And that’s where it all went to pot. Our driver extraordinaire drew the short straw and picked the wrong path through the mud. Suddenly we were sunk axle-deep on the left side in mud, and our two right tires were spinning freely in the air on the other side. Kristen and I were glad to have those extra two passengers along with us to do the digging, but it soon became clear that this situation wasn’t going to resolve itself any time soon. So after standing cold and miserable in the rain as the day became night, we stated our resolve to walk to the next village and recruit help and dinner. Of course, we couldn’t go alone, so one of the NGO guys volunteered to accompany us while the other three stayed on to make vain attempts at righting the truck.

It was further to the village than we thought – a good hour’s walk through the pitch black cold, rain and mud. Of course I was wearing the only pair of shoes I brought with and these were soon completely soaked through as we trudged through puddle after puddle. My raincoat worked pretty well, but my pants got soaked and kept sliding dangerously low in my hips. Fortunately, both Kristen and I had thought to bring 2 flashlights and sleeping bags on this trip, so we each left a light with the car, took one with and carried our sleeping bags with us to the village. We arrived after 8 pm, and had to wake people up once we got there. People were less than thrilled to be dug out of bed on such a cold and damp night, but they were hospitable enough – offering us hot rice tea, and reheating leftovers for Kristen, our guide David and me to eat. Kristen and I then stripped and got into some dry borrowed clothes from our hosts and David and our hosts tried to figure out what to do about the 3 men left at the car. Kristen and I were put to bed together with another one of our Malagasy hosts (3 in a bed, but we all had sleeping bags/blankets and it was too cold to want less body heat) while they recruited 4 young men to go to the truck.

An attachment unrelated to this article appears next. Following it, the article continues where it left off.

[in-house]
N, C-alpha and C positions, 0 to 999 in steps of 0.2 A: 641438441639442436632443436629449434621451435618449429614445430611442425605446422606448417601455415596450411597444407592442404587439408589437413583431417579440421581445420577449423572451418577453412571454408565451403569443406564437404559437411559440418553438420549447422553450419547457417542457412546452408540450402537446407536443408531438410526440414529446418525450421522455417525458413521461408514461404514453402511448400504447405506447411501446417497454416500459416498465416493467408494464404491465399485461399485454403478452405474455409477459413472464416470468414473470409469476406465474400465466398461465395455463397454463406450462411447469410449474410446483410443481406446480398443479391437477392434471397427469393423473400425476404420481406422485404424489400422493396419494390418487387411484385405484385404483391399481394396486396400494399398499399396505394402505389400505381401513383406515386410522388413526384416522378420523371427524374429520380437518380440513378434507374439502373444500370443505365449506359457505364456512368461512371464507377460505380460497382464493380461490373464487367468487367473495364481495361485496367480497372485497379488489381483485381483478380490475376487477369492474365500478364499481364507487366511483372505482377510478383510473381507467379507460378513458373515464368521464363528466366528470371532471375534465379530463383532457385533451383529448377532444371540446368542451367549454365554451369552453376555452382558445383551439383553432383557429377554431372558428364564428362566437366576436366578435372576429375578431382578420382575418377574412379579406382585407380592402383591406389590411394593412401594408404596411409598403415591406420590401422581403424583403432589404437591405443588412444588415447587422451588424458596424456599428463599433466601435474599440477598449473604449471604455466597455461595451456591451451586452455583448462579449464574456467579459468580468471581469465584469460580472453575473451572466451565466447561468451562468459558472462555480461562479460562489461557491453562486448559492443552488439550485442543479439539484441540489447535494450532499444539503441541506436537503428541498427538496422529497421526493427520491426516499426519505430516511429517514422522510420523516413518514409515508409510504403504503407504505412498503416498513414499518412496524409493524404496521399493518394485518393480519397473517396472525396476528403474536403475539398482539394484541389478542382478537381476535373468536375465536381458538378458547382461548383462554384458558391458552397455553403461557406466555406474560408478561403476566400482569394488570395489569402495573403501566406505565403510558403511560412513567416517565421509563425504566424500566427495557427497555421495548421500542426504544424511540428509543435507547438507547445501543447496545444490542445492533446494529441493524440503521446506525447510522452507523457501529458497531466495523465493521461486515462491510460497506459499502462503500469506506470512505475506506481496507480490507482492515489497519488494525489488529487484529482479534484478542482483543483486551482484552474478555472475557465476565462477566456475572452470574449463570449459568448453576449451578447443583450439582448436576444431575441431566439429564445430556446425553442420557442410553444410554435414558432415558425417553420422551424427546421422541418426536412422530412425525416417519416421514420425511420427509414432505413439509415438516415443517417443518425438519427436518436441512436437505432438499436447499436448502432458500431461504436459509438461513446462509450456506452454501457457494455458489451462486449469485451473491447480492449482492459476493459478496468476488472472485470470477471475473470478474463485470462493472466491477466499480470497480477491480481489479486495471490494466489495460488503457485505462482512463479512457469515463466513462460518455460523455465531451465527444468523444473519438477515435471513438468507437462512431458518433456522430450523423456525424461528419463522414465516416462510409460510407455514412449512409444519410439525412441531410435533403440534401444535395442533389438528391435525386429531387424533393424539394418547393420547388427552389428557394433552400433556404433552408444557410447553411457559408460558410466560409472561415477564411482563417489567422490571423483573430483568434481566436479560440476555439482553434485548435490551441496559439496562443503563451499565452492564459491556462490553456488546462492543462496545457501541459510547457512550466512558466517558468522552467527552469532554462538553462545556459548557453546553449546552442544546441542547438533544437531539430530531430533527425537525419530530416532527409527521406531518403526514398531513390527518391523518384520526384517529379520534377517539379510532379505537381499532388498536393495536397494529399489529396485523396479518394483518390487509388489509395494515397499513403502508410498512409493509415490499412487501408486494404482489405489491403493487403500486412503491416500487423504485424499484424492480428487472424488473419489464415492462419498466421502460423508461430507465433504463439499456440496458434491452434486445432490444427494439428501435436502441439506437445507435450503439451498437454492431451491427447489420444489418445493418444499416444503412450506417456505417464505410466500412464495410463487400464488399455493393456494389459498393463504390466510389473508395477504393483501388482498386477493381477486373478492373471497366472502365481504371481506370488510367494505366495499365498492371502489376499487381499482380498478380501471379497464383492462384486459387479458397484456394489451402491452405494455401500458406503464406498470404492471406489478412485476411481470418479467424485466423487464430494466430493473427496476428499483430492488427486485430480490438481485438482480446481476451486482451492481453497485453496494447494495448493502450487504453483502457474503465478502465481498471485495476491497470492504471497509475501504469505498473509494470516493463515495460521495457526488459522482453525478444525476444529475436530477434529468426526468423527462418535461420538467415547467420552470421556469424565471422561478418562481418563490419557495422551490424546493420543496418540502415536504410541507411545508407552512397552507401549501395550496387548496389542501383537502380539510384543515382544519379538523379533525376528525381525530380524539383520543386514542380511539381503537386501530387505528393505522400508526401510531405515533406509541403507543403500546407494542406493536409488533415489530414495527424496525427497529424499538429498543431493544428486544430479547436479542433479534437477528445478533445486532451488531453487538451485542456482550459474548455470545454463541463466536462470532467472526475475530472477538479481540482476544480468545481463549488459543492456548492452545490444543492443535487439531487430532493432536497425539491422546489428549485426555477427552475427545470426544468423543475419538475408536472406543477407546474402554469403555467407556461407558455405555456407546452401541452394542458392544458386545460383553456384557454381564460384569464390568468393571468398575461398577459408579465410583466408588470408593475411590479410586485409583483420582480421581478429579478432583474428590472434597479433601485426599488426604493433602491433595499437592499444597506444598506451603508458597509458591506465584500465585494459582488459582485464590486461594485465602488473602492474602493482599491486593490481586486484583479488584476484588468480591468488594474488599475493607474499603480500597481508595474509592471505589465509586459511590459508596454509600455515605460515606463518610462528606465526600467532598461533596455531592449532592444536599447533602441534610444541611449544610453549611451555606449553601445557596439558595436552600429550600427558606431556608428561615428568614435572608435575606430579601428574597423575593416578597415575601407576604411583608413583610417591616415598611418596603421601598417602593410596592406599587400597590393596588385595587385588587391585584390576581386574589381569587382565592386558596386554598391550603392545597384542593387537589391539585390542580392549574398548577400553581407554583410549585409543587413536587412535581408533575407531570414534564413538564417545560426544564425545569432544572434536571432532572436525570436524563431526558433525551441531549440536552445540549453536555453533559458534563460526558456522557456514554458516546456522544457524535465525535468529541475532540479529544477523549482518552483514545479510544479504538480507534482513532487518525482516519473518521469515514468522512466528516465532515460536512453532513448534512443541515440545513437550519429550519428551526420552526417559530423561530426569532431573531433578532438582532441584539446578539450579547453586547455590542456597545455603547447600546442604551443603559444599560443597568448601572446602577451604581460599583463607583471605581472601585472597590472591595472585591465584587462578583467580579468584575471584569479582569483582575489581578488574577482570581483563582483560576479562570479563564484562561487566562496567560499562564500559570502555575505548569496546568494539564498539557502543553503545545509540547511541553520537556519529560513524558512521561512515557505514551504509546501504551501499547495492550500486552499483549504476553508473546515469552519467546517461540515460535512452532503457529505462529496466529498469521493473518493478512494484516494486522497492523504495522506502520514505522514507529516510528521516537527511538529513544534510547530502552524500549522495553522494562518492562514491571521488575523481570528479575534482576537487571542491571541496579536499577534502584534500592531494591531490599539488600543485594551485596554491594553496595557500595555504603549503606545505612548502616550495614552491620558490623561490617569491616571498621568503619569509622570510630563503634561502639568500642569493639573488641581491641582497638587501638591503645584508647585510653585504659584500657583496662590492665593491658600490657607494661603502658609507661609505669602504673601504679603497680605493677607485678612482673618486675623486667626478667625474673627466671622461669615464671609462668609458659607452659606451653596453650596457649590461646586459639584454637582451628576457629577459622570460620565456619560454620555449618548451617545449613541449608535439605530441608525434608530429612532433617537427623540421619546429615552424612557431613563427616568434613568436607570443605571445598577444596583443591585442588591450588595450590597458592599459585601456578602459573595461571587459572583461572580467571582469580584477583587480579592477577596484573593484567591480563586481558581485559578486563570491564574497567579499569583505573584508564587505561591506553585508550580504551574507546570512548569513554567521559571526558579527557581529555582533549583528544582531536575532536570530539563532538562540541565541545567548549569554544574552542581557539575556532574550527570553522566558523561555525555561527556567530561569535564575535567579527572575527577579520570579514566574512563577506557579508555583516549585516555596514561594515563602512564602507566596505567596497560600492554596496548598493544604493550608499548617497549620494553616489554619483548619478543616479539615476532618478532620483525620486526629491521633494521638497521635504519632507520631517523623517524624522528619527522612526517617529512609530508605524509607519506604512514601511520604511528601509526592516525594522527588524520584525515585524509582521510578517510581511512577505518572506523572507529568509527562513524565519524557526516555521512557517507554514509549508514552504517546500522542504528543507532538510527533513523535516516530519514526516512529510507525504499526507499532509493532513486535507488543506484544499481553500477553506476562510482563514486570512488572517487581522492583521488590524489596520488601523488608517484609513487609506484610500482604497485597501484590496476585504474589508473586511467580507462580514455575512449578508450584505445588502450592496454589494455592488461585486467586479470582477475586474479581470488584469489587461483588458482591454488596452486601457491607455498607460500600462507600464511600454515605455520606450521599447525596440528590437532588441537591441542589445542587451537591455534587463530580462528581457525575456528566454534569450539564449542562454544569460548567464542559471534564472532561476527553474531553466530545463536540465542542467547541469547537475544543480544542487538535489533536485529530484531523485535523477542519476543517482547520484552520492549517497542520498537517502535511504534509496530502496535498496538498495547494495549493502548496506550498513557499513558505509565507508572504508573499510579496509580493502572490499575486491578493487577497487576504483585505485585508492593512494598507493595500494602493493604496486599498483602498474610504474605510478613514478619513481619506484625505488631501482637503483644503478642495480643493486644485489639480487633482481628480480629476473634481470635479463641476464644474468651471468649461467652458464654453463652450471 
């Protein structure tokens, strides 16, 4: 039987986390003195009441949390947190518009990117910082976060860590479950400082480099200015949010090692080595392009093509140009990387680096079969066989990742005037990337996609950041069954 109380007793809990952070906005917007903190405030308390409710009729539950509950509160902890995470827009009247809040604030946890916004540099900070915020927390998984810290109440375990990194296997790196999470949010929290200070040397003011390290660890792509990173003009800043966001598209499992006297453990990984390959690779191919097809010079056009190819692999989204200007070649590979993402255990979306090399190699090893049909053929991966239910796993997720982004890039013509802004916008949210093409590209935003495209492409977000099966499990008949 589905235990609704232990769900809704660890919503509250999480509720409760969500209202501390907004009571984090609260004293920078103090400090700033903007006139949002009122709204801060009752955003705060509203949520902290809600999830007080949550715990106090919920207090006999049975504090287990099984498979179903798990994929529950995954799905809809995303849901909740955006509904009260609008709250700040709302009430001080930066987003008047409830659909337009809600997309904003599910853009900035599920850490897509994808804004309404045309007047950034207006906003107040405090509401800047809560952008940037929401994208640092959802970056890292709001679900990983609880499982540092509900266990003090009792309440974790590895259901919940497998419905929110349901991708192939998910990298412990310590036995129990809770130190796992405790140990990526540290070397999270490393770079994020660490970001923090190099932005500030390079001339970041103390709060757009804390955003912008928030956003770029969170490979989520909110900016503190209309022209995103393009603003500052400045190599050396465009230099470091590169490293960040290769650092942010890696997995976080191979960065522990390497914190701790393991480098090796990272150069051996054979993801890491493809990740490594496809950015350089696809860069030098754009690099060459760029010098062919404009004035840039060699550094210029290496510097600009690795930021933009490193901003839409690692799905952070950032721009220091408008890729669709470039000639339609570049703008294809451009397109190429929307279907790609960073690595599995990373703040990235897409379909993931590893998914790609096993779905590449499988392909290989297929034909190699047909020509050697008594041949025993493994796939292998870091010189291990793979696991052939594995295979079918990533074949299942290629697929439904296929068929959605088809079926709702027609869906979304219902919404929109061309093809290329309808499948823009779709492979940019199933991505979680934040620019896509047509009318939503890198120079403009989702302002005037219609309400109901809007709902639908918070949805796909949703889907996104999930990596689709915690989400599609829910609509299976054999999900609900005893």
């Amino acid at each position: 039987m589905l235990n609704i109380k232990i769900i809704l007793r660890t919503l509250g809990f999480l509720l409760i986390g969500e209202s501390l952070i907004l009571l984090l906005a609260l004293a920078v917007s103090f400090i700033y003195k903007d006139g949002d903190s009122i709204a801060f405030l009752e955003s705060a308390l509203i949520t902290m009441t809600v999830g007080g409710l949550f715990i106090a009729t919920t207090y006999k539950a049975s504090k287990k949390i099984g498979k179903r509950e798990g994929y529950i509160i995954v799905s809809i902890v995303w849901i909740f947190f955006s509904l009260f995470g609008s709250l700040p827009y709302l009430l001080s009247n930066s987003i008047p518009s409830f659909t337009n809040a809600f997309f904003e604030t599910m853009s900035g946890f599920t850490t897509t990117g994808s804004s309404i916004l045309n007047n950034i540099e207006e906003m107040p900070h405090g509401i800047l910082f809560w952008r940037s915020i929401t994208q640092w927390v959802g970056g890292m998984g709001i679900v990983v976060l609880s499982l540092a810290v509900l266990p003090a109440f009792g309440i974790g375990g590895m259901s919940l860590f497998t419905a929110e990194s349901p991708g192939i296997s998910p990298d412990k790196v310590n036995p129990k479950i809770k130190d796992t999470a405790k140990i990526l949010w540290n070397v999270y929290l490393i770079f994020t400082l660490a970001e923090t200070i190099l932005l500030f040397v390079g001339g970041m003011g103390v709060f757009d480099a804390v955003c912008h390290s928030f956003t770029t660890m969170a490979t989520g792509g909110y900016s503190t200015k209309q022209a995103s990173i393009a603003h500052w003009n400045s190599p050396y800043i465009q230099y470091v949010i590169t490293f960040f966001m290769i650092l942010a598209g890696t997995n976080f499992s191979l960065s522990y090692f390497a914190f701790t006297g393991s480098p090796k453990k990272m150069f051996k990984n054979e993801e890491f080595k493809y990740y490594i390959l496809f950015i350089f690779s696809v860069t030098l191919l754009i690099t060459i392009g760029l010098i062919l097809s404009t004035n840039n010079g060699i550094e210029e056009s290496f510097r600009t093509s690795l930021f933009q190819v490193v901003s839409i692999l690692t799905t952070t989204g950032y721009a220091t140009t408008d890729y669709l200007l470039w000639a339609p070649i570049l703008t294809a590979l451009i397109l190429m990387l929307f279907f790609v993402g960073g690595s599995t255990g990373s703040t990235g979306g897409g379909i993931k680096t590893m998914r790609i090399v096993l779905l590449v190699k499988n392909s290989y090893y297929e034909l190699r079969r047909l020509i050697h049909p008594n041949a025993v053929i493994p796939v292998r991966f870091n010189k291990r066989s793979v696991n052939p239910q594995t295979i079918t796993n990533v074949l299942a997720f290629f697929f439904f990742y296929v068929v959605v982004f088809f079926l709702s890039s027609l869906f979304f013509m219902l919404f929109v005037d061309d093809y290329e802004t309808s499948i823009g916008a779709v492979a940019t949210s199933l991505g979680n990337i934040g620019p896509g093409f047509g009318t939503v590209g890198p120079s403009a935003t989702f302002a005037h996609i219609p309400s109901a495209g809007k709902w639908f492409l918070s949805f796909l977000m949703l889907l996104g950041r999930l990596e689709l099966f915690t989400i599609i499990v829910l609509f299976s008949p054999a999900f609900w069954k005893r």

We awoke the next morning to no sign of our 3 co-workers or the 4 village men. Nobody knew what’d happened to them other than they hadn’t eaten last night (the men had forgotten to take the rice we’d had cooked out to them), and it was obvious they’d spent a very cold, wet night in the truck. It was still raining and there didn’t seem to be any hope of the day improving. Kristen and I tried to make ourselves useful and get as cleaned up as possible with what little we’d brought with us. This was also my first opportunity to truly appreciate my Lasik surgery in action – the thought of having to walk through the raining dark night with water splotted glasses or dealing with contacts when we were inconveniently stuck miles from our luggage wasn’t a pleasant thought. Oh, how I thank God for the miracles of modern medicine!!!

Finally, at about 8 am that morning we heard the sounds of a motor – and on that road we knew it could only mean one thing, and sure enough, out of the mists came our truck with a triumphant crew looking wet, miserable, but terribly happy to be out of that mess. We got the story in bits and pieces from them – the 3 had worked until about 9 pm and had given up for the night when the 4 men came out of the dark at 11 pm. Then they continued working until 1 am, but realized it was hopeless in the dark. So they made beds the best they could in a truck tipped at more than a 45 degree angle and spent a very uncomfortable night until first light. Then they got out and started digging again. Ironically, the thing that seemed to work in the end was the thing I suggested in the beginning – counterbalancing on the high end while backing out of the hole so the rear right wheel could get traction. Ahh, well, they probably needed the extra man-strength anyway.